[Corpora-List] Metrics for corpus "parseability"

Steve Finch s.finch at daxtra.com
Tue Feb 5 17:27:39 CET 2008


I fail to see precisely what the 3-sat paper you reference, which seems to refer to the difficulty of solving (or of there being a solution to) certain mathematical equations as certain statistics of the form of the equation change, have to do with the issue under discussion. Maybe you intend to draw an analogy with language-form statistics such as reading age stats?

For example, there are various well-known "reading age" statistics that count the average length of sentences, the length of various words used (or correlated stats such as number of syllables). One is the Flesch readability score, another the Bormuth Grade Level (others evident from a quick peruse of google). They comprise somewhat arbitrary looking formulae such as 0.134*ASL + 5.2 * ASW - 2.134 (example made up, but ASL is Average Sentence Length, and ASW is Average Syllables per Word). Other statistics include proportion of passive verb forms, proportion of "easy" words, and various other forms of linguo-statistical JuJu. Most of them have the property that if you randomly rearrange the words in each sentence the statistic is invariant. Is this the sort of statistic you mean? I think these statistics are useful as a rule of thumb if you can *assume* the input is well formed and generated by a human being who is not trying to fool the system.

I think that the consensus position on reading age stats is that the following are probably true in general on average:

(1) Shorter sentences are easier to process for both humans and computers.

(2) Sentences of the same length containing shorter words are easier to process.

(3) Sentences of the same length containing more closed class words are likely to be easier to process. (NB - high correlation w/ (2))

(4) Sentences of the same length exhibiting certain syntactic phenomena such as the passive form (maybe evidenced or approximated by the presence of certain parts of speach) are likely to be harder to process.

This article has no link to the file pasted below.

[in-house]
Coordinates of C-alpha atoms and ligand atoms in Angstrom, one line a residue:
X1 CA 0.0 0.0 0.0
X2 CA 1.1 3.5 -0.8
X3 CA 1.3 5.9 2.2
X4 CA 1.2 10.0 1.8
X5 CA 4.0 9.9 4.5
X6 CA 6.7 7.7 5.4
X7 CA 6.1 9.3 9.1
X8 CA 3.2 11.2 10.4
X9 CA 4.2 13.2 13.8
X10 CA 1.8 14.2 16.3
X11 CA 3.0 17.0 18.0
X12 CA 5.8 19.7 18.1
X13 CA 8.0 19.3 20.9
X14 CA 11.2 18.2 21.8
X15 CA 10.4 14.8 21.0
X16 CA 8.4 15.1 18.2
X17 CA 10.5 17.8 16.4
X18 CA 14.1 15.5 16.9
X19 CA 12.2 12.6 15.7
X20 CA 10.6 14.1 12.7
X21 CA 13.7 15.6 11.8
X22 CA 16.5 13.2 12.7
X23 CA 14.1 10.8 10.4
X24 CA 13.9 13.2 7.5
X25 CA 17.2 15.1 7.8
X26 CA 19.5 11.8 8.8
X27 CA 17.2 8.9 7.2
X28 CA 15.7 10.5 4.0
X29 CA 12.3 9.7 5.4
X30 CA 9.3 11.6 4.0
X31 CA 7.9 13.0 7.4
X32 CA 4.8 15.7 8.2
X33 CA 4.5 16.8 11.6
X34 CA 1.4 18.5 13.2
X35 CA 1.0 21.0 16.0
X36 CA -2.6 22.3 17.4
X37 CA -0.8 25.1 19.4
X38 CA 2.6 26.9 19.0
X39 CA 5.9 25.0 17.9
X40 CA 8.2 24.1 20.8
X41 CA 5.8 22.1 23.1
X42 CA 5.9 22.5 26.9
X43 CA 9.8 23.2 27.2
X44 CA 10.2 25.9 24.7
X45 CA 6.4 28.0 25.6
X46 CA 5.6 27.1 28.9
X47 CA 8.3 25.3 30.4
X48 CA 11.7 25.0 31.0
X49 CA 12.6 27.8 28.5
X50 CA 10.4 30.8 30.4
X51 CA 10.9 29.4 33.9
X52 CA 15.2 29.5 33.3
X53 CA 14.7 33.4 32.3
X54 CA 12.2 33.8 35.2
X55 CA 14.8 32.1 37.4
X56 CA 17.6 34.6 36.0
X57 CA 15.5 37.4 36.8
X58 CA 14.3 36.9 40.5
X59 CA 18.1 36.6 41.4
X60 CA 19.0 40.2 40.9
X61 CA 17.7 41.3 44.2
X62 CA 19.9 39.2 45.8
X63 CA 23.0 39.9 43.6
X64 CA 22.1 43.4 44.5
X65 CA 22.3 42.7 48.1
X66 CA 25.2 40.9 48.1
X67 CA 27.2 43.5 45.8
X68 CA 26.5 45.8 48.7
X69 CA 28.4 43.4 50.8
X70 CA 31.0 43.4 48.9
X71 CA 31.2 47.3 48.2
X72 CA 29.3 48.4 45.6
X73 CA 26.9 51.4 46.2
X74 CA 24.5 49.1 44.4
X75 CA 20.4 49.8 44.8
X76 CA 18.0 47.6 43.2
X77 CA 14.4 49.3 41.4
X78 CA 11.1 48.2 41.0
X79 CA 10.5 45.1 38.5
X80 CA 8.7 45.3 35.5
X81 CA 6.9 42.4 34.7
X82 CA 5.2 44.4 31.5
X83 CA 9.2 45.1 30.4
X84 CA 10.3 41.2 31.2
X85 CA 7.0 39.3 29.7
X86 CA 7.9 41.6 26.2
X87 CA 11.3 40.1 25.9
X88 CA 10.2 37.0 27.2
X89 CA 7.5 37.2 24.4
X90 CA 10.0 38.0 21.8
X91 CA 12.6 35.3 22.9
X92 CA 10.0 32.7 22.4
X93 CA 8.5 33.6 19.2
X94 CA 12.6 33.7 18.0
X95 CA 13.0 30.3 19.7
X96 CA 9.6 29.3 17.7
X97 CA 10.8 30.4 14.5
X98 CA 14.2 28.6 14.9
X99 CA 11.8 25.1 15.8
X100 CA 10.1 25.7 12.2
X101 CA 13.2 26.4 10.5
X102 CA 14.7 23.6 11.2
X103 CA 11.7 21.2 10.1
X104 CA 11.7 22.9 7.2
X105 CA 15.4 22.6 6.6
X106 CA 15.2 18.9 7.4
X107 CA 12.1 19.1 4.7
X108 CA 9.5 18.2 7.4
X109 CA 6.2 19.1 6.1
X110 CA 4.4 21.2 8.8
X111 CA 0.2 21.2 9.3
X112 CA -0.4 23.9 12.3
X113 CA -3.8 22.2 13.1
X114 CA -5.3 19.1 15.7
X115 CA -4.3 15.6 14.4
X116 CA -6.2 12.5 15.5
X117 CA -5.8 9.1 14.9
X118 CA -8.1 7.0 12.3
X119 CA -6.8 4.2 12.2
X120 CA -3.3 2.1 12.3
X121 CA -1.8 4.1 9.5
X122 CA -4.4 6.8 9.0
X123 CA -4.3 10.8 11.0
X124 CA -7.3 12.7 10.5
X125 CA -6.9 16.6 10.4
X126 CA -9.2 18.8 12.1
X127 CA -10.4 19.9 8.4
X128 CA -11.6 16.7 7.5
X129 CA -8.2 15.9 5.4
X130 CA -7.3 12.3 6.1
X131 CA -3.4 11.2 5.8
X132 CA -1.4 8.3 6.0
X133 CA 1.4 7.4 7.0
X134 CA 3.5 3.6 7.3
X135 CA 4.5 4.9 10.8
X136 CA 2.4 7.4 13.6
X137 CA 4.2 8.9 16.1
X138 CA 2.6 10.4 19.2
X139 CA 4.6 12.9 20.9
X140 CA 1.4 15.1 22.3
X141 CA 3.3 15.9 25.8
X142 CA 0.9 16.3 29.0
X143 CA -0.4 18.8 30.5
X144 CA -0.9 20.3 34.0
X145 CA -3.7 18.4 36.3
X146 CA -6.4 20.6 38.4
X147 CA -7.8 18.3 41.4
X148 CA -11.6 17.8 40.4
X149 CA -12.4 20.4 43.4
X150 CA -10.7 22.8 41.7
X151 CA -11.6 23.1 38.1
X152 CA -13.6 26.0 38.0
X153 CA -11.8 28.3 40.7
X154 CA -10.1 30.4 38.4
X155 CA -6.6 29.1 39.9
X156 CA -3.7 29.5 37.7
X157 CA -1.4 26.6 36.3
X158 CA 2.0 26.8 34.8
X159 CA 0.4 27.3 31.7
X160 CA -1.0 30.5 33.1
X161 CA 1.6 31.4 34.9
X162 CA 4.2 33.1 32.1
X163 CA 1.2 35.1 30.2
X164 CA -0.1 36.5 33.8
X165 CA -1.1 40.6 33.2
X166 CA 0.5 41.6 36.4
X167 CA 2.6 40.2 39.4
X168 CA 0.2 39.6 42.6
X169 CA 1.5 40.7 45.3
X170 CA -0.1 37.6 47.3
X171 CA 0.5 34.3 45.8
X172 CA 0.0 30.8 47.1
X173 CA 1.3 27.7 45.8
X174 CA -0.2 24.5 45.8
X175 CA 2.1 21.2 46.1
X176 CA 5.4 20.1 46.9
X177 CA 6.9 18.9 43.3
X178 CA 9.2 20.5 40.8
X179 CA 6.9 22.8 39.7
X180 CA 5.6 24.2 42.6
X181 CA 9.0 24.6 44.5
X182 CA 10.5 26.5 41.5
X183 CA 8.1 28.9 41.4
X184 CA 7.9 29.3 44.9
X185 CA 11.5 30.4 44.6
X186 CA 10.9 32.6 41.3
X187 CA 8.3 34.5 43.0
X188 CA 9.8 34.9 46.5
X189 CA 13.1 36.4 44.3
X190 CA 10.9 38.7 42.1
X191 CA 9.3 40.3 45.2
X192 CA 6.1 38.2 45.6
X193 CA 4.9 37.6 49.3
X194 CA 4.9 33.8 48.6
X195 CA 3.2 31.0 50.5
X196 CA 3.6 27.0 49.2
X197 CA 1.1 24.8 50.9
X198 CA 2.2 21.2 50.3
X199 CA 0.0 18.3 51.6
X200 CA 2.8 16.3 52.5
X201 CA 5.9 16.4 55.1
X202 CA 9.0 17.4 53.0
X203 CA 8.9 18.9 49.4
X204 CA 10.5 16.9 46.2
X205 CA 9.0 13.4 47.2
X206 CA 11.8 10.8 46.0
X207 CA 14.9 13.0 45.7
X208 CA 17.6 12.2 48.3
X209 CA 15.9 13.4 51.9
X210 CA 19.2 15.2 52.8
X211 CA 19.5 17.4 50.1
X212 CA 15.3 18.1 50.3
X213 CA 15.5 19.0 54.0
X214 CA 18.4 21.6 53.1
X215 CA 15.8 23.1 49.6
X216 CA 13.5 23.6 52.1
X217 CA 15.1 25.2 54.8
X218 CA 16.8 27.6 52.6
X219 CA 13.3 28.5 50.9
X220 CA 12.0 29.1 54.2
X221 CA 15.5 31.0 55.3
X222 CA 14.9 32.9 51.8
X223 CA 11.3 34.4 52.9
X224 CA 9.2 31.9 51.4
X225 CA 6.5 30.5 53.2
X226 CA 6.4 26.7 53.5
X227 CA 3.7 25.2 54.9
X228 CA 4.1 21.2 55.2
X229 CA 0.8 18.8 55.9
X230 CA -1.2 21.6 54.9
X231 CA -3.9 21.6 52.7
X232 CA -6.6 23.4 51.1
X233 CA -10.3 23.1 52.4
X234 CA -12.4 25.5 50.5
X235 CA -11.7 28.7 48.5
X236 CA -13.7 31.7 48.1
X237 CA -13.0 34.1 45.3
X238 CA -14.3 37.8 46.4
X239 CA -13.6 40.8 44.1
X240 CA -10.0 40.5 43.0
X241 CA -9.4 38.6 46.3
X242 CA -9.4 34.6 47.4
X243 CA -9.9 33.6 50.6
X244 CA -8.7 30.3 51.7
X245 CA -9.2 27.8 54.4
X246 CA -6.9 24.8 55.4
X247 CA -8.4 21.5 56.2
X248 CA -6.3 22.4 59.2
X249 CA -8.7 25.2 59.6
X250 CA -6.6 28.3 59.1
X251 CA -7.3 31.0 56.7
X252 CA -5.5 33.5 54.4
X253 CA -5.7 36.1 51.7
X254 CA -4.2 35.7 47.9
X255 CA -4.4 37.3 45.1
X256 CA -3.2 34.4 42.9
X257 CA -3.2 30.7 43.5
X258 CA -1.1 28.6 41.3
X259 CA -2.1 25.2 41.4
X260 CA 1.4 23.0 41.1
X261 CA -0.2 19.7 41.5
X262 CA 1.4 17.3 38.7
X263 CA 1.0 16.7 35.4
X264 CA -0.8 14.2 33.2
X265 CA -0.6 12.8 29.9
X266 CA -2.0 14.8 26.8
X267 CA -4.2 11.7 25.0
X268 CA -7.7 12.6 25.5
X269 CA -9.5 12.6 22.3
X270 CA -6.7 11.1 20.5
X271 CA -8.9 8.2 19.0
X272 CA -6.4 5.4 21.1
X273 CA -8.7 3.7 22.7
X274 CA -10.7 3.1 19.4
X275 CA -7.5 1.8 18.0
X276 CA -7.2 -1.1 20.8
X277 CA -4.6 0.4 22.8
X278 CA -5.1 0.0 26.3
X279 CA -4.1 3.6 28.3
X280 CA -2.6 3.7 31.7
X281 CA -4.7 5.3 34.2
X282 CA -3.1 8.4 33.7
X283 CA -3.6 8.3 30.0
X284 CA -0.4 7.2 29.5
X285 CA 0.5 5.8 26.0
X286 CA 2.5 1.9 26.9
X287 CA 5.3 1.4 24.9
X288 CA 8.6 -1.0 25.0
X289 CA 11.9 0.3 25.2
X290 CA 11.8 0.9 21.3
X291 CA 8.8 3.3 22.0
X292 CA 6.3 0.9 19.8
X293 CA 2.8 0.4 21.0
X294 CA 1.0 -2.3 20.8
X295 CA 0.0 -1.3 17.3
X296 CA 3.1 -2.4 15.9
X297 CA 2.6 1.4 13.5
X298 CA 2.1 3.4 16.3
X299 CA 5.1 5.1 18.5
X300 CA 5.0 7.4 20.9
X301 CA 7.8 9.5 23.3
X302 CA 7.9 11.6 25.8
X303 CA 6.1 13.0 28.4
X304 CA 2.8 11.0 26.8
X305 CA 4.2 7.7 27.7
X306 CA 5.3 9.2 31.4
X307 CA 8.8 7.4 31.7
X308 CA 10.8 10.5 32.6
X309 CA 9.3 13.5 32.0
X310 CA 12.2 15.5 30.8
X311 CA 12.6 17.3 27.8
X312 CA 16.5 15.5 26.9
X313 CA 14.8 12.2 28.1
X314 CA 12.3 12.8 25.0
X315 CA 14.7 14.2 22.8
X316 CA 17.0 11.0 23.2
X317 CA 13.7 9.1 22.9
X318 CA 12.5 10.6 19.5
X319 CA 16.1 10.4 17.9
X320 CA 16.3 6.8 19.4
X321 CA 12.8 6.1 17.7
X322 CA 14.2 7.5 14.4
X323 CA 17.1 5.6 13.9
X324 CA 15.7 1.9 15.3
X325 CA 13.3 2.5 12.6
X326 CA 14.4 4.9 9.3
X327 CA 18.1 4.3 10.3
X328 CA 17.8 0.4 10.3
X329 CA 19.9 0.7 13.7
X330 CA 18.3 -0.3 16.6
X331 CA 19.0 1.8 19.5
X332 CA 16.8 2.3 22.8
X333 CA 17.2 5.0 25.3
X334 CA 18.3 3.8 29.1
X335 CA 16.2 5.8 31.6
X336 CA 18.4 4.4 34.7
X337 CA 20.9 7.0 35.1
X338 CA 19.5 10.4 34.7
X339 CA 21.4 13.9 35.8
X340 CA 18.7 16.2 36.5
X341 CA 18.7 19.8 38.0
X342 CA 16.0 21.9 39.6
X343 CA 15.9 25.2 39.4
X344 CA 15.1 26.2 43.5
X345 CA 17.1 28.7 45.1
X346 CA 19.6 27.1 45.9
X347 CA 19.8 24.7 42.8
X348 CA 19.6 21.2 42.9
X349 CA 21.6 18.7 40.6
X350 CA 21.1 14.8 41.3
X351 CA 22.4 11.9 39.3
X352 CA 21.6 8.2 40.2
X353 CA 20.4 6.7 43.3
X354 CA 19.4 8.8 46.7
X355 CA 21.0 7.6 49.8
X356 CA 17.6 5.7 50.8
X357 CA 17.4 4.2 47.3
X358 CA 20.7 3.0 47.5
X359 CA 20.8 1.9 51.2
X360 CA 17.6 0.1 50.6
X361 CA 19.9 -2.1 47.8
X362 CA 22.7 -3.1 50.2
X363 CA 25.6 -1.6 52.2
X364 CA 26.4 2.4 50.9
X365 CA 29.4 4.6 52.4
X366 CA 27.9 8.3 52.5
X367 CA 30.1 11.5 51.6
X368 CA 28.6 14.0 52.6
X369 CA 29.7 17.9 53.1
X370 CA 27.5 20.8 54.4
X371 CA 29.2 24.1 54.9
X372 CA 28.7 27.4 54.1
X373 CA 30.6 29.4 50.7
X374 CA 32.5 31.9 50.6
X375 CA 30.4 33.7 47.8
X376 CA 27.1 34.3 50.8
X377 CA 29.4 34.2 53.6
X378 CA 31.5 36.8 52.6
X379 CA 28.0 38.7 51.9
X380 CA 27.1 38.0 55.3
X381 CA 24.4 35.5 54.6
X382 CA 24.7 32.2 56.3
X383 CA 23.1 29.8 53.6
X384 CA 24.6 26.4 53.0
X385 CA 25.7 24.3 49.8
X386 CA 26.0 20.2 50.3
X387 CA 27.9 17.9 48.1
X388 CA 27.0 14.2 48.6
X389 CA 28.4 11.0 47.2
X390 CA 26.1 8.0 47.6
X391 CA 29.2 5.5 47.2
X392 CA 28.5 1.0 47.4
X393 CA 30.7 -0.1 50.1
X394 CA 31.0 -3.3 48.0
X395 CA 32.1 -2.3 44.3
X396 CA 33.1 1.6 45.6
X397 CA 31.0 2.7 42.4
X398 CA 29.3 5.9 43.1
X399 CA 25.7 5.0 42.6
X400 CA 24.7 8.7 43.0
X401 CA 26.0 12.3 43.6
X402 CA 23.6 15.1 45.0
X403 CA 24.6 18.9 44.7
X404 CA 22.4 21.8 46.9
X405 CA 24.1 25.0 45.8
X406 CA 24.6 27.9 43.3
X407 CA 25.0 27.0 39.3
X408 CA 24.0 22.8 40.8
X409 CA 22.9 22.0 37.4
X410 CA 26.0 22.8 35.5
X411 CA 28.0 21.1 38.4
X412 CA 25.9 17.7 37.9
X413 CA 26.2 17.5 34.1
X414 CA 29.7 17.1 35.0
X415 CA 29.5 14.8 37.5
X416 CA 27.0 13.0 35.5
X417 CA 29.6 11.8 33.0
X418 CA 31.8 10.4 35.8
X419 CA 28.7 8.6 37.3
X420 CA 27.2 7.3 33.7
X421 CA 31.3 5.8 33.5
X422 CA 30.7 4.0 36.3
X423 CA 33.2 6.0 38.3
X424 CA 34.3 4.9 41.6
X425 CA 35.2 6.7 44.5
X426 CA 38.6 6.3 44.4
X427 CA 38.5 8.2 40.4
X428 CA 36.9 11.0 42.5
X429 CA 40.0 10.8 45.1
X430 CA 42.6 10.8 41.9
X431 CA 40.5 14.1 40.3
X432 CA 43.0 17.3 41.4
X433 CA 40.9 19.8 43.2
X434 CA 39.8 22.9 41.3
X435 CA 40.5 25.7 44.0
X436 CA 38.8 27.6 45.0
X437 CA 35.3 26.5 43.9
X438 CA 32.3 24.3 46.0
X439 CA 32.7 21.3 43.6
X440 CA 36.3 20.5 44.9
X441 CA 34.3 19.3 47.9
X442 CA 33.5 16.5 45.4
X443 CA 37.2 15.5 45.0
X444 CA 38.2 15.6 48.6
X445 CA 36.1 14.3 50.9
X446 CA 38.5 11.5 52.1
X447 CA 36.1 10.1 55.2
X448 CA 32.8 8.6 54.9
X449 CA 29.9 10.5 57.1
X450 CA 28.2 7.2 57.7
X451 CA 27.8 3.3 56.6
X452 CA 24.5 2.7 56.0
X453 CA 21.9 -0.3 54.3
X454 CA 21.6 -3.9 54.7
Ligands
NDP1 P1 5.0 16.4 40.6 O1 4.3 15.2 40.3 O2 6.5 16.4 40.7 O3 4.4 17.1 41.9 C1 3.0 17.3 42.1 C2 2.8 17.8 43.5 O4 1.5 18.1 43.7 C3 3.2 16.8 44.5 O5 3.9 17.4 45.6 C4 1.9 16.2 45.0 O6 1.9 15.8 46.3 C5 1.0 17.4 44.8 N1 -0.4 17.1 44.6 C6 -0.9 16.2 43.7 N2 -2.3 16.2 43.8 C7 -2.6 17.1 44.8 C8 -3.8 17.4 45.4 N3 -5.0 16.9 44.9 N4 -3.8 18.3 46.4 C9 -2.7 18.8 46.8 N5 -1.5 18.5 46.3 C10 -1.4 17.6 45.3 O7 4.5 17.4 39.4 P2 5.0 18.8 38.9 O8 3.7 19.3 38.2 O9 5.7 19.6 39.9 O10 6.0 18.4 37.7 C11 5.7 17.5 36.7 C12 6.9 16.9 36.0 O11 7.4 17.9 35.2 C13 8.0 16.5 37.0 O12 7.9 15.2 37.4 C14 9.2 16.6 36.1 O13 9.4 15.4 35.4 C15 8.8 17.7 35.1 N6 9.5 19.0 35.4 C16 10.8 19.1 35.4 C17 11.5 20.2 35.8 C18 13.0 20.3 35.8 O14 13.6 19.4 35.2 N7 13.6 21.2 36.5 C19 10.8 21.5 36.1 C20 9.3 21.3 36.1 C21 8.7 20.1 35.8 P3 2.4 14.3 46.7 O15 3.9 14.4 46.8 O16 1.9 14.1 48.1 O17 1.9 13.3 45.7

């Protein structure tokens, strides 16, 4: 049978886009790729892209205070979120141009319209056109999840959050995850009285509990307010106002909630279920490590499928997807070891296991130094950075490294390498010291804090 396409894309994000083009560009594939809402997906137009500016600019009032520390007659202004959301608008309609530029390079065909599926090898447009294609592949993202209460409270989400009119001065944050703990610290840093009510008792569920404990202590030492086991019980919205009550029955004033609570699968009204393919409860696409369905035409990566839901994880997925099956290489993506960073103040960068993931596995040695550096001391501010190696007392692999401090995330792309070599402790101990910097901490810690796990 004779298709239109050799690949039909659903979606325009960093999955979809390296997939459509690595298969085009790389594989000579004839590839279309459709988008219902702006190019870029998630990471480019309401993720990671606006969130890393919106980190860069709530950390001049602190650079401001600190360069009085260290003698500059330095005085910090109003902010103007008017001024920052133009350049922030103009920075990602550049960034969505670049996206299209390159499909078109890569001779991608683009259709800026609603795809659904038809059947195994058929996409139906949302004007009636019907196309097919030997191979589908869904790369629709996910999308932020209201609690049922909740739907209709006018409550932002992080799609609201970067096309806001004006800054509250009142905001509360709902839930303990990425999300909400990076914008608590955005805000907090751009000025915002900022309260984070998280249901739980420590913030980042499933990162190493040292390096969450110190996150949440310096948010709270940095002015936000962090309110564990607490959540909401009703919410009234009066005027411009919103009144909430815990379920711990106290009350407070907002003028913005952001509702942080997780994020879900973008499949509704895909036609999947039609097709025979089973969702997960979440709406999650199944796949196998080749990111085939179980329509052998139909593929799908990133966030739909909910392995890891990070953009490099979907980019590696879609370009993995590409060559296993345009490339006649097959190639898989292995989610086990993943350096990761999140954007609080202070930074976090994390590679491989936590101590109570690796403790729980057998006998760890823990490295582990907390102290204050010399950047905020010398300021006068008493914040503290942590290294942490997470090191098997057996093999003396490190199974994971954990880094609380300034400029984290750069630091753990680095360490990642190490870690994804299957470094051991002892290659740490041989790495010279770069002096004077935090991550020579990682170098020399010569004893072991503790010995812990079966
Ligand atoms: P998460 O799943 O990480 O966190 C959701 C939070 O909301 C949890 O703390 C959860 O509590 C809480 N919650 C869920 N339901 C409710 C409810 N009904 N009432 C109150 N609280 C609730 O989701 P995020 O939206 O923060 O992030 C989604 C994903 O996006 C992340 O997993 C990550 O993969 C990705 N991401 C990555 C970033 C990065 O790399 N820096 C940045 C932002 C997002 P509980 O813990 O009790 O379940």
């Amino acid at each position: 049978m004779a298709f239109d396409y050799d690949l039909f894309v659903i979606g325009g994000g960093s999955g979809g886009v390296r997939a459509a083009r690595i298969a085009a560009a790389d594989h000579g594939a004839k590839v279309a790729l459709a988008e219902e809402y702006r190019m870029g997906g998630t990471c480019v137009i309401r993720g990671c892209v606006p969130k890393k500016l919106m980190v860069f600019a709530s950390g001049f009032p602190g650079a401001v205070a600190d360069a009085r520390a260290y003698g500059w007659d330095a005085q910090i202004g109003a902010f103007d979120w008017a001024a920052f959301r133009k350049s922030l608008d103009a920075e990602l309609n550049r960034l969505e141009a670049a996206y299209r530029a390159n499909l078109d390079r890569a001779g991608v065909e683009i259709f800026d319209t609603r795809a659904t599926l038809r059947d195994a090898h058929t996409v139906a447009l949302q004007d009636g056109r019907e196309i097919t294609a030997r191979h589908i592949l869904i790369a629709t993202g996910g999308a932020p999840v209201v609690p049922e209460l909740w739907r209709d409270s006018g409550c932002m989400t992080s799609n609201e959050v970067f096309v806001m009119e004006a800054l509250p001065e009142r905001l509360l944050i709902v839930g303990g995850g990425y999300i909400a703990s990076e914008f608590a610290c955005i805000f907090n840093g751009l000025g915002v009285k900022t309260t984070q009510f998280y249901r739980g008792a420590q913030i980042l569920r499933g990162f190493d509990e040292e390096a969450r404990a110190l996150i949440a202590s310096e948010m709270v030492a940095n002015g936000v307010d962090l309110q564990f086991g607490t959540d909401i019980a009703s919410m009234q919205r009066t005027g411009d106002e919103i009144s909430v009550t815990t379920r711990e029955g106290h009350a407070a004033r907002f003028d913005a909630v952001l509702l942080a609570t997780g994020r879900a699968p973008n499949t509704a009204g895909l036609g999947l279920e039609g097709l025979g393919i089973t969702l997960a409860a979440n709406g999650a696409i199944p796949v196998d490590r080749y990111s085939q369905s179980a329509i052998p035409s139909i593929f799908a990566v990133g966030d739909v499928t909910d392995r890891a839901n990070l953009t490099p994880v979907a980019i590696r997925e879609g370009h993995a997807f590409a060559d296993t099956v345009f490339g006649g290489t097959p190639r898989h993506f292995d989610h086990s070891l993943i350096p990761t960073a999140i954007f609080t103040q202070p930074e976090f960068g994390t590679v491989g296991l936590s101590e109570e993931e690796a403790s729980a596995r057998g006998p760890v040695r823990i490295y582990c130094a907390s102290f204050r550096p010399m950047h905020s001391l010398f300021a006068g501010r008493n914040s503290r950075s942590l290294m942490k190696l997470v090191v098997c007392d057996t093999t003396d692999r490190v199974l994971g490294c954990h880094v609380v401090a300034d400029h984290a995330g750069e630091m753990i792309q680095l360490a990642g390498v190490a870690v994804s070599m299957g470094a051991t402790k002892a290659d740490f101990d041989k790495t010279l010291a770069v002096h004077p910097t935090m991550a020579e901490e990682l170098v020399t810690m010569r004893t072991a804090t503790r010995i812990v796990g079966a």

(5) Sentences of the same length containing more common words are likely to be easier to process (NB correlation w/ (2) and (3)).

I think that (2), (3) and (5) are correlated and their relative contributions need to be teased apart.

Now all of these reading age statistics are at best "rule of thumb" estimates, but they are used by some publishers, and hence are likely to have some empirical basis (although I have not seen the science). What relation they may have to parsing algorithms is unclear, and there are clearly cases where they can be fooled by the mischievous. However, it might be interesting to investigate such statistics to see to what extent they correlate to algorithmic measures of grammatical coverage and/or accuracy of a given parser, for example. Such statistics are certainly something to control for in any attempt to devise a better and more well-founded statistic for "parseability".

- Steve.

On Tuesday 05 February 2008 08:28, Miles Osborne wrote:
> Actually, I think you have misunderstood what I said: this truly is about
> the data and not about "algorithms". What I said was that you need to be
> able to understand about the hardness of the sentences themselves, without
> reference to the parser etc. Read that sample paper and you will know what
> I mean.
> Miles
> On 05/02/2008, Adam Kilgarriff <adam at lexmasterclass.com> wrote:
> > On 04/02/2008, Miles Osborne <miles at inf.ed.ac.uk> wrote:
> > > I must confess, the idea that a corpus can be described in terms of
> > > "parseability" sounds a little ill-founded to me. The choice of
> > > particular parsing algorithm may dictate which examples are hard to
> > > process, as will the underlying grammar etc etc.
> >
> > I couldn't disagree more. It's the equivalent of saying that it's
> > ill-founded to evaluate parsers because they will always perform
> > differently on different corpora. It just goes to show that you're
> > interested in algorithms not data. The field is way imbalanced by people
> > who think more about algorithms than the corpora they apply them to.
> >
> > Adam
> >
> >
> > --
> >
> > > ================================================
> > > Adam Kilgarriff
> > > http://www.kilgarriff.co.uk
> > > Lexical Computing Ltd http://www.sketchengine.co.uk
> > > Lexicography MasterClass Ltd http://www.lexmasterclass.com
> > > Universities of Leeds and Sussex adam at lexmasterclass.com
> > > ================================================

-- Steven Finch Daxtra Technologies Tel: +44 (0)131 653 1250 Email: s.finch at daxtra.com

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